Passing by the courtyard at Campbell River’s Robron Centre one can’t help but stop and stare in awe at the larger-than-life unicorn made entirely by driftwood.
Affectionately named “Scirocco” by a popular vote from the school’s students and staff, the driftwood sculpture was built collaboratively by CAP, Apex, Equinox, Gathering Place and Nexus program students, under the guidance of artist Alex Witcombe of Drifted Creations.
Thanks to a $10,000 ArtStarts in Schools grant, teachers Kash Ward and Emily Kobetitch were able to bring Witcombe into the school for three weeks’ worth of workshops to teach and guide students in the creation of their own individual driftwood art pieces, as well as Scirocco, the school’s giant community sculpture.
Witcombe also visited each classroom and shared his personal journey working to become a self-sufficient artist.
“We wanted to bring an artist into the school so that students could learn from an expert and participate in something they wouldn’t normally get to do,” says Kobetitch. “And to build a sense of school community. We tried to get as many students as possible to attach even just one piece and it’s been neat to see friendships develop.”
From 10 a.m. to 2 p.m. four days a week, Witcombe hung out in what was the school’s former woodwork shop and guided students as they came up with their own project ideas, coaching them to determine the starting position and how to bring their idea to reality.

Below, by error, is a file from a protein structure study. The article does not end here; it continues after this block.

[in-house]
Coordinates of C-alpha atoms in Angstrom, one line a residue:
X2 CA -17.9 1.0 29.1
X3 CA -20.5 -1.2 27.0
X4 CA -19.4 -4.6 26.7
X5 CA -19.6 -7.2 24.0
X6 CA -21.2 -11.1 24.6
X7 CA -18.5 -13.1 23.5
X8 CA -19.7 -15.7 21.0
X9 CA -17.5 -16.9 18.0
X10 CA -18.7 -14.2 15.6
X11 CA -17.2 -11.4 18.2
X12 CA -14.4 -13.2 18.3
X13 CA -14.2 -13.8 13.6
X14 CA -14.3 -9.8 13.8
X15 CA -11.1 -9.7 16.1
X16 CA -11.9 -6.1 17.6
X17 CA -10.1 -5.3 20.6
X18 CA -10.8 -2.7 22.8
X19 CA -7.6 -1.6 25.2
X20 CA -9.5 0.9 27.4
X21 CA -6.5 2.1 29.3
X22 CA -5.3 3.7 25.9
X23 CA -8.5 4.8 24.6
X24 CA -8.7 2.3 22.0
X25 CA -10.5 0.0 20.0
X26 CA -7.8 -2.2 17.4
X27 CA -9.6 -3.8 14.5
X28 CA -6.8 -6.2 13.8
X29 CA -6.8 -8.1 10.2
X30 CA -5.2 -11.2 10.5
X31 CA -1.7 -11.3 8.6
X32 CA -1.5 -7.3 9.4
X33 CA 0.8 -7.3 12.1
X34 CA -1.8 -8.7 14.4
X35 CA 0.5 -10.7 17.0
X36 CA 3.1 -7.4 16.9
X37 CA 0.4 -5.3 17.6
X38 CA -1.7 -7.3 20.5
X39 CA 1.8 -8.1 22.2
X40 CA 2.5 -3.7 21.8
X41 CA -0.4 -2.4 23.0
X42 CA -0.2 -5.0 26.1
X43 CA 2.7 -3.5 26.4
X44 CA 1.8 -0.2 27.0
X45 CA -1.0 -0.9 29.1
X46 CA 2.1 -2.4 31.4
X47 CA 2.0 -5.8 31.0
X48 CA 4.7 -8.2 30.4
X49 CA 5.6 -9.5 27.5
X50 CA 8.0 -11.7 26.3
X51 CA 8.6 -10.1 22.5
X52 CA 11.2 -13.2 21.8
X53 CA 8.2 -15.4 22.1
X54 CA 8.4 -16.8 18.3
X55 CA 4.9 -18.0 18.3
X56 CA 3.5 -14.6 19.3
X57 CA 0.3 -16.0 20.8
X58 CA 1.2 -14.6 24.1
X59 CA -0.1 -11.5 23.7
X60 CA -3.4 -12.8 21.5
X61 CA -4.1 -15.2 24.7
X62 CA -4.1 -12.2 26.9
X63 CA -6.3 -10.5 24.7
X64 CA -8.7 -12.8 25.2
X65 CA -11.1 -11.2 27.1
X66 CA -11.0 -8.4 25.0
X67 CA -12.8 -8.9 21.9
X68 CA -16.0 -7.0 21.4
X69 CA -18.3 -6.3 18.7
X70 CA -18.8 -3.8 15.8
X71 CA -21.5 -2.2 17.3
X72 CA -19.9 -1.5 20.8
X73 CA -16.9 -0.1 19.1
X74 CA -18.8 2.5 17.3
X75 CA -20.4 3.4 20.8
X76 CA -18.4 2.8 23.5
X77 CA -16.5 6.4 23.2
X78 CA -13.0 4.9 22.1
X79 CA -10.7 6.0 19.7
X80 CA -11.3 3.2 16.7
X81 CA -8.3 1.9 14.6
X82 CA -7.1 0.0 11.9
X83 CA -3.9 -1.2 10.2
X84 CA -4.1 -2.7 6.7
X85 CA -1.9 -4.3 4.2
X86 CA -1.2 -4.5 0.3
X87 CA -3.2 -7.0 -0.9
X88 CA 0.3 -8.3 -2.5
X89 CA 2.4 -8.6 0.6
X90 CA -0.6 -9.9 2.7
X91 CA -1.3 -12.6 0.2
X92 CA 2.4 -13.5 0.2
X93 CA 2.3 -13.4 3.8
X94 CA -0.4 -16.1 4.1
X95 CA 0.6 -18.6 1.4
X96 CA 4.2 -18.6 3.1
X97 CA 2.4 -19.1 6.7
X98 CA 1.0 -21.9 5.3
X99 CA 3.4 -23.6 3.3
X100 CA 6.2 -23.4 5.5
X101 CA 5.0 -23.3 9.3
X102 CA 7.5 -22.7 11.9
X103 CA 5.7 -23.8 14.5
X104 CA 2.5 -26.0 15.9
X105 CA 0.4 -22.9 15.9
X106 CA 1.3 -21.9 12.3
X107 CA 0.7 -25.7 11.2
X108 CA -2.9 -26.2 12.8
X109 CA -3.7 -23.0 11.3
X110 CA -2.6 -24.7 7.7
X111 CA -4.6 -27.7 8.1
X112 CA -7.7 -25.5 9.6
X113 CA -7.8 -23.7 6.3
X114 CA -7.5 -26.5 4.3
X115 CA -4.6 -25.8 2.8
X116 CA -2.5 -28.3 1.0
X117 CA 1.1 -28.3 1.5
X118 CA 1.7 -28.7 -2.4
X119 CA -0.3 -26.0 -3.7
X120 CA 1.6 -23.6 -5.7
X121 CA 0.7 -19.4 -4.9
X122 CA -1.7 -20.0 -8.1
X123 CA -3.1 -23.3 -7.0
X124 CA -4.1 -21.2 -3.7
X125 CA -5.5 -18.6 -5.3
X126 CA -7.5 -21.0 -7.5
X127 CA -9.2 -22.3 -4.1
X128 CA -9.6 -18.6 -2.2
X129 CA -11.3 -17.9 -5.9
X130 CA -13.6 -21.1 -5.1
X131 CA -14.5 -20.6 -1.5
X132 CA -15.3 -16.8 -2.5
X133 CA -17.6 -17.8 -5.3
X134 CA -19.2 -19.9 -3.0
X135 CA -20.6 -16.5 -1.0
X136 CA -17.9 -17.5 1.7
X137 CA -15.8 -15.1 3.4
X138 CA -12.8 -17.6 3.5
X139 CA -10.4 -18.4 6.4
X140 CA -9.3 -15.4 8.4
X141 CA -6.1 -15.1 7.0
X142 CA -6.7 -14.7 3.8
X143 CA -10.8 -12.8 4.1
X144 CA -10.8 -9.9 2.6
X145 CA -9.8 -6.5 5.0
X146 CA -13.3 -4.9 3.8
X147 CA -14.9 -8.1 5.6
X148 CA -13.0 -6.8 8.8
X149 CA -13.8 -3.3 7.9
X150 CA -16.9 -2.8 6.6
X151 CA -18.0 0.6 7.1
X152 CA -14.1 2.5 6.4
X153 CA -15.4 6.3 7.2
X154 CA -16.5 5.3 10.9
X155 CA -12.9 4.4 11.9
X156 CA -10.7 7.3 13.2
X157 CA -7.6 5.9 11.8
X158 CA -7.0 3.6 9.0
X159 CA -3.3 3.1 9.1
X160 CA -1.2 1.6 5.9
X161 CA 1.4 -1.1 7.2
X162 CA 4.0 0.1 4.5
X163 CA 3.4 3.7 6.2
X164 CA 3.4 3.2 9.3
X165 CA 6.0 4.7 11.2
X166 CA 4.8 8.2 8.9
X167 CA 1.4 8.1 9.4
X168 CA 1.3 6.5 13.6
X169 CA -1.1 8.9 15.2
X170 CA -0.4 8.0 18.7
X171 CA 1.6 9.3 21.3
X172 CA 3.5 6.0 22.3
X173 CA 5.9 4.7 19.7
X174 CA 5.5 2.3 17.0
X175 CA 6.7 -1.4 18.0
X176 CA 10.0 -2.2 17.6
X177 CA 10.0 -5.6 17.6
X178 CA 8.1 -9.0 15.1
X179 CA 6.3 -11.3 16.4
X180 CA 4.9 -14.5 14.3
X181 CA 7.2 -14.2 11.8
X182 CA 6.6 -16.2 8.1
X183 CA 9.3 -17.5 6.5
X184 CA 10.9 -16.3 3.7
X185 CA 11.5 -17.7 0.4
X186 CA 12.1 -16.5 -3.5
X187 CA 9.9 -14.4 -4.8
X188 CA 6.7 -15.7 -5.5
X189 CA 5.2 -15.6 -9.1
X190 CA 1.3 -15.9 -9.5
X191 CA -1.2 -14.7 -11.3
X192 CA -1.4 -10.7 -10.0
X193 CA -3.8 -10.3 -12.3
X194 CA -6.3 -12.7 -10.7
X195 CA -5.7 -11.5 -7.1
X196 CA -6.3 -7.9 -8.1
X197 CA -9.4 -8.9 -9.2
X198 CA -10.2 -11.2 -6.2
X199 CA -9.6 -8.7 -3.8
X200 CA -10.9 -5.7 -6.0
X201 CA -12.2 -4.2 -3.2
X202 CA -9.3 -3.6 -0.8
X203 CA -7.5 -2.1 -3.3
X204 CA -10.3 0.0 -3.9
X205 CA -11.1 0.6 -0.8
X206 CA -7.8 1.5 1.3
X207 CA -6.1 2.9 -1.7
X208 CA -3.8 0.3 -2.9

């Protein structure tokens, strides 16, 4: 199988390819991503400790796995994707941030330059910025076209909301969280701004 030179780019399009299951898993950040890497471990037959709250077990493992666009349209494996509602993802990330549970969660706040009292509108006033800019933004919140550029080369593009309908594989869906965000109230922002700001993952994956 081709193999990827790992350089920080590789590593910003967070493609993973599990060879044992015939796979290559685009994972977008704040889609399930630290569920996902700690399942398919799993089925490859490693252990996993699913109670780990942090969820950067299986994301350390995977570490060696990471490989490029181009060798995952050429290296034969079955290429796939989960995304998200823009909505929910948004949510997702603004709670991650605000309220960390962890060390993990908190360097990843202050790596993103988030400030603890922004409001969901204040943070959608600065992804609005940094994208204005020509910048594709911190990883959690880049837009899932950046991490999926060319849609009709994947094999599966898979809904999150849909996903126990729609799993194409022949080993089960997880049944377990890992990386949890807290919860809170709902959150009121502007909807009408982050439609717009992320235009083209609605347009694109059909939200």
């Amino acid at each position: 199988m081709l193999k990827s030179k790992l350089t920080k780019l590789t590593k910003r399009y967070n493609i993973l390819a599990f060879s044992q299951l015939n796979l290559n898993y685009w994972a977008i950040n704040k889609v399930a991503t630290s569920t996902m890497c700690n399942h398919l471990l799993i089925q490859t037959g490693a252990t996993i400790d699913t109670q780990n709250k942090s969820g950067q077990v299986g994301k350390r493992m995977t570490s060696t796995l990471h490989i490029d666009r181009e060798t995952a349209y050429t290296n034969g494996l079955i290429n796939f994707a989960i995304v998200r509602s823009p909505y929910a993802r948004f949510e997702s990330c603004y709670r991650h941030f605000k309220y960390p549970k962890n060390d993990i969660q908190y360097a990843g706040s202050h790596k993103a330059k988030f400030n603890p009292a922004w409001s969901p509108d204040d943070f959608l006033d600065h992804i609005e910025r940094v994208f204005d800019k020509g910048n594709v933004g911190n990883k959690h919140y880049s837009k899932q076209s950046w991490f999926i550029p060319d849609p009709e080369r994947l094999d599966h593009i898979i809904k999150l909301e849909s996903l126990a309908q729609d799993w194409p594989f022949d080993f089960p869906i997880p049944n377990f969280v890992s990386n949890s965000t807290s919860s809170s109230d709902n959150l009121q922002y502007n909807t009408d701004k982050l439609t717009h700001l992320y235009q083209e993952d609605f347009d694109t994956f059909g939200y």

“Depending on the idea that you are going to build, a pile of driftwood can transform into anything,” says Witcombe. “The pieces look different depending on the idea that you have. So, for example, if a student is doing a salmon, I’d walk them through how to look for the curved gill plates. It’s about teaching students to see the flow or the shape of the wood and see things through a different set of eyes.”
Unlike regular carpentry, there’s no measurement, very limited cutting, and tools were limited to drills and impact drivers.
“I like to keep it simple and get the students’ minds going to finding the right piece of driftwood for their project. It’s been really cool to see the kids develop spatial training and open up to that method.”
For Witcombe, his personal objective could be summed up in one word – engagement.
“I wanted to get the kids engaged,” he says. “To get them excited about working with driftwood, exploring and finding the possibilities in a random pile of wood. It’s been so nice to see some students that had totally no interest in the beginning, fighting not to leave by the end of class – just wanting to put one more piece in place.”
One Grade 8 student commented, “I liked the creative freedom to pick my own project. I draw and paint, but never thought I could make either one of these,” pointing to her projects, a driftwood salmon and lingcod. “I could do this all day.”
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